I like journalist Liz Jones. She’s paid to be cantankerous, annoying, provocative and difficult. I THINK that’s her writing persona only.. don’t know.
Today, in the Daily Mail (yeah – I do read it alot. Sue me) where she regularly contributes — and annoys loads of readers – the comment section is always brimming — Liz announced to the world: ‘I staggered to Lidl in my pyjamas to spend my last £4 on another bottle of booze. I needed help’: LIZ JONES on finally realising that she had a serious problem with alcohol
I relate to the Lidl scenario. Her other reasons to quit resonate as well:
- I turn 60 in September. I don’t want to be 60 and still drinking like this.
- I wake every night at 3am, desperate for water and riddled with worry about money and my future.
- Invariably I have a headache the next morning, so I start with vats of black coffee.
- I will then spend all day wondering when would be a reasonable time to have a delicious glass of something cold. I live alone, so there are no disapproving looks.
- I have hidden a bottle of wine in a wardrobe when people are staying with me, fearing disapproval.
- I was fast turning into Ab Fab’s Patsy, only not nearly as funny: career women over 50 are now in so much trouble, an entire generation lost to the wine o’clock myth that drinking is somehow OK because we deserve to have some fun.
On the basis of this, Liz chose to quit January 1st. She signed up for a seriously pricey spa retreat (I’m sure paid for by the spa to promote themselves). I mean seriously pricey. For 7 days it costs £5,000 per person. What the whattady what!!!!
I see a shipwreck ahead. “I could glimpse the rest of my life in front of me. One great big, scary black hole, with nothing to take the edge off.” I have felt that myself, and have fought it off over the last 42 days.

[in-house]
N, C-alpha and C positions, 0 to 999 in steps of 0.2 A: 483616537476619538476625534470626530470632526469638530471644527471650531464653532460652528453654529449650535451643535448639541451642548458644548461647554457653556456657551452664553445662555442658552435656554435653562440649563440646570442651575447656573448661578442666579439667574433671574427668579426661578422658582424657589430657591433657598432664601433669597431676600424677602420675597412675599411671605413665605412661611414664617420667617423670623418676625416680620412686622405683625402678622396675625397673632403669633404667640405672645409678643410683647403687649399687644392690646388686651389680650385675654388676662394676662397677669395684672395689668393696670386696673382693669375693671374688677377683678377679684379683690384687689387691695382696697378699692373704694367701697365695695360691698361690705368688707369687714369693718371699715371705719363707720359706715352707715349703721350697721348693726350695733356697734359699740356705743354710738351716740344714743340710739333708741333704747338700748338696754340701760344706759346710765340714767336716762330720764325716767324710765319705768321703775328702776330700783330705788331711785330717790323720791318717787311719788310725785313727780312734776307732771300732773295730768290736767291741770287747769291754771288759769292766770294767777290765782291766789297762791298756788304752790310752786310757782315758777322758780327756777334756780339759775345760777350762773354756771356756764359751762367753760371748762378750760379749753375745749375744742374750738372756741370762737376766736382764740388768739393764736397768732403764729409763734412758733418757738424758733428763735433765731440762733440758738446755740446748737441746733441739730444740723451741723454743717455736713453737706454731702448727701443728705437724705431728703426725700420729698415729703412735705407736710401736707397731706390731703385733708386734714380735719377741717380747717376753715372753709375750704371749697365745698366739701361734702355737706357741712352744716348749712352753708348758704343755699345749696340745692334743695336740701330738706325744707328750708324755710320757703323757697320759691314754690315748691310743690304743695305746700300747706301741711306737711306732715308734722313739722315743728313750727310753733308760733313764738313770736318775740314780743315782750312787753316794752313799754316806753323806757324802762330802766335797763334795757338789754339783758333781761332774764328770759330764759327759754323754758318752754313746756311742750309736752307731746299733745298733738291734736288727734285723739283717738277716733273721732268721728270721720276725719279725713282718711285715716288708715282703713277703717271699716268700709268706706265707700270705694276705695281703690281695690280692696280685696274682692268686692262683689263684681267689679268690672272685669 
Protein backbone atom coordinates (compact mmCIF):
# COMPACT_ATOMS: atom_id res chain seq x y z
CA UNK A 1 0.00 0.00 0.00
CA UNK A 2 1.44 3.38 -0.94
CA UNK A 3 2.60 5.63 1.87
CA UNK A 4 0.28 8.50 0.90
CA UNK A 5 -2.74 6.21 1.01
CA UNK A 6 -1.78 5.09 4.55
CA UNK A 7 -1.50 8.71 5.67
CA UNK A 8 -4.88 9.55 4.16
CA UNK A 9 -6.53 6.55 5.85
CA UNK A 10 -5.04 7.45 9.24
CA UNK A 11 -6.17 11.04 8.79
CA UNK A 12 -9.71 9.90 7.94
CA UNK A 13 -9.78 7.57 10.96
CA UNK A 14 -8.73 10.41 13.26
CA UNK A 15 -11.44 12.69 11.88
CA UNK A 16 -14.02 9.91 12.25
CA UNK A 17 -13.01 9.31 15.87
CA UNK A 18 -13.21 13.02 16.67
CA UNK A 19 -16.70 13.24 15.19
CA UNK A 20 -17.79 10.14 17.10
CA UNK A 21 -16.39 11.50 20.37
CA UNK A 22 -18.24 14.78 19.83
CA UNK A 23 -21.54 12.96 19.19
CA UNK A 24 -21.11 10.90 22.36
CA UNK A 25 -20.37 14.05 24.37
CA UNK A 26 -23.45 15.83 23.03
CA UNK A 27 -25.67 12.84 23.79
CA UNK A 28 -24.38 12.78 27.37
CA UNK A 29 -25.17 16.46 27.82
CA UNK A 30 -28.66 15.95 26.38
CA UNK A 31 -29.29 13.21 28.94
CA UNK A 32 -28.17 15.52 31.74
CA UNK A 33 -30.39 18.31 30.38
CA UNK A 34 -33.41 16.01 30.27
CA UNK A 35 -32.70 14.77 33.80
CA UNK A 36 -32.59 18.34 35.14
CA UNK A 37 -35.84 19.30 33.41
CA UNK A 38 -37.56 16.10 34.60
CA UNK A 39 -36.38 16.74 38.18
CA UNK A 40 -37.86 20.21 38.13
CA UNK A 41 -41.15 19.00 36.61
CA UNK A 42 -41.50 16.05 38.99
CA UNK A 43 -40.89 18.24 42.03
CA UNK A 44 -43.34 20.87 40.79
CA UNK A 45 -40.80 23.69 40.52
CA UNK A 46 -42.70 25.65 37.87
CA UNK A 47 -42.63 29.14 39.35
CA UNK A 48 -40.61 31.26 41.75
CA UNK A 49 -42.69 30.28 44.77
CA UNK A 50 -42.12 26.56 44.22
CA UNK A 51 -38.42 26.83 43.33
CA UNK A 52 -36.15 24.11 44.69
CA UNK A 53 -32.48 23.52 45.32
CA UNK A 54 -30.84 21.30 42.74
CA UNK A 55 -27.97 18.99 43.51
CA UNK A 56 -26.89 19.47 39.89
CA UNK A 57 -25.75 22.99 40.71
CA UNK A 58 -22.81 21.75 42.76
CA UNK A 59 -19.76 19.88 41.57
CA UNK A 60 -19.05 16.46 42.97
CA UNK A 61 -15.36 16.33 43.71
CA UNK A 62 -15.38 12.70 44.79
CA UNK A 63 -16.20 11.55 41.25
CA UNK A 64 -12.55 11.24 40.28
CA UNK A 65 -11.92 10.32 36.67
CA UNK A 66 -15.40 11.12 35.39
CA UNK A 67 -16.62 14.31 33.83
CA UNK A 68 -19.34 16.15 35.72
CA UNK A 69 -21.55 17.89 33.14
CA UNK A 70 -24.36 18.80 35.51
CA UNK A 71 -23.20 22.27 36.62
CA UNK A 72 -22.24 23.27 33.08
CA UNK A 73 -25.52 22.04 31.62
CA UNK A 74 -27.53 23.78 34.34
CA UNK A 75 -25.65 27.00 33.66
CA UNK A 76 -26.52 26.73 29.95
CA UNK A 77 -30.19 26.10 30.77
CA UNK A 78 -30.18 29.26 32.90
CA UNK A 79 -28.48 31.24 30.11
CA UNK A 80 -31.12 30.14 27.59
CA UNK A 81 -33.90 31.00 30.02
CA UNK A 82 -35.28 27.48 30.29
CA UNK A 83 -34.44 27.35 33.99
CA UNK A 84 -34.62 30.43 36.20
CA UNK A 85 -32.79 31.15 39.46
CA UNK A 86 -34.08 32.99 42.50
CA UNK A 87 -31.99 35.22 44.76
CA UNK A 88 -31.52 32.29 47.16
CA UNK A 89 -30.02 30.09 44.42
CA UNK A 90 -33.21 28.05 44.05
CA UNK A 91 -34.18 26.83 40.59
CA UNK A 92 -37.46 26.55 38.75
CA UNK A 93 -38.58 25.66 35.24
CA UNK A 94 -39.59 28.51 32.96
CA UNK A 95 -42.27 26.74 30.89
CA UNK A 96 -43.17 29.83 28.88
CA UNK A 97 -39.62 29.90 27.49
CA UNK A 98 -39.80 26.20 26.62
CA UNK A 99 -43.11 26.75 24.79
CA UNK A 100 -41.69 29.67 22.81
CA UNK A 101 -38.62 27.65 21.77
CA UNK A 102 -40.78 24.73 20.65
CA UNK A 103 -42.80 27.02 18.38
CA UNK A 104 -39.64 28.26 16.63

I myself am trying to find other things that replace the scary feelings, instead trying to embrace a sense of wonder at a healthy whole life ahead. I sound sanctimonious, but I’m not. I just relate so very much to what Liz has said. And reminding myself as I read the quote above — what I am doing for myself to fight that feeling.
This makes me sad: How am I getting on now I’m home? These sort of pieces always end with a miracle cure, but it’s more complicated than that. I’ve now become one of those people who say smugly: ‘It’s 14 days sober and counting!’ But I know in my heart of hearts that it’s likely another setback will send me straight back to the bottle. It’s the only friend I have.”
She is resigned to failure. Liz has sought no support, no personal accountability, no clearness on what she hopes to gain from remaining sober. I wish I could sit and chat with her. Please Liz, don’t go down the rabbit hole. I am not going to allow myself too – it’s not easy, but the rewards are wonderful. I feel great already. Just One. Day. At. A. Time. Liz.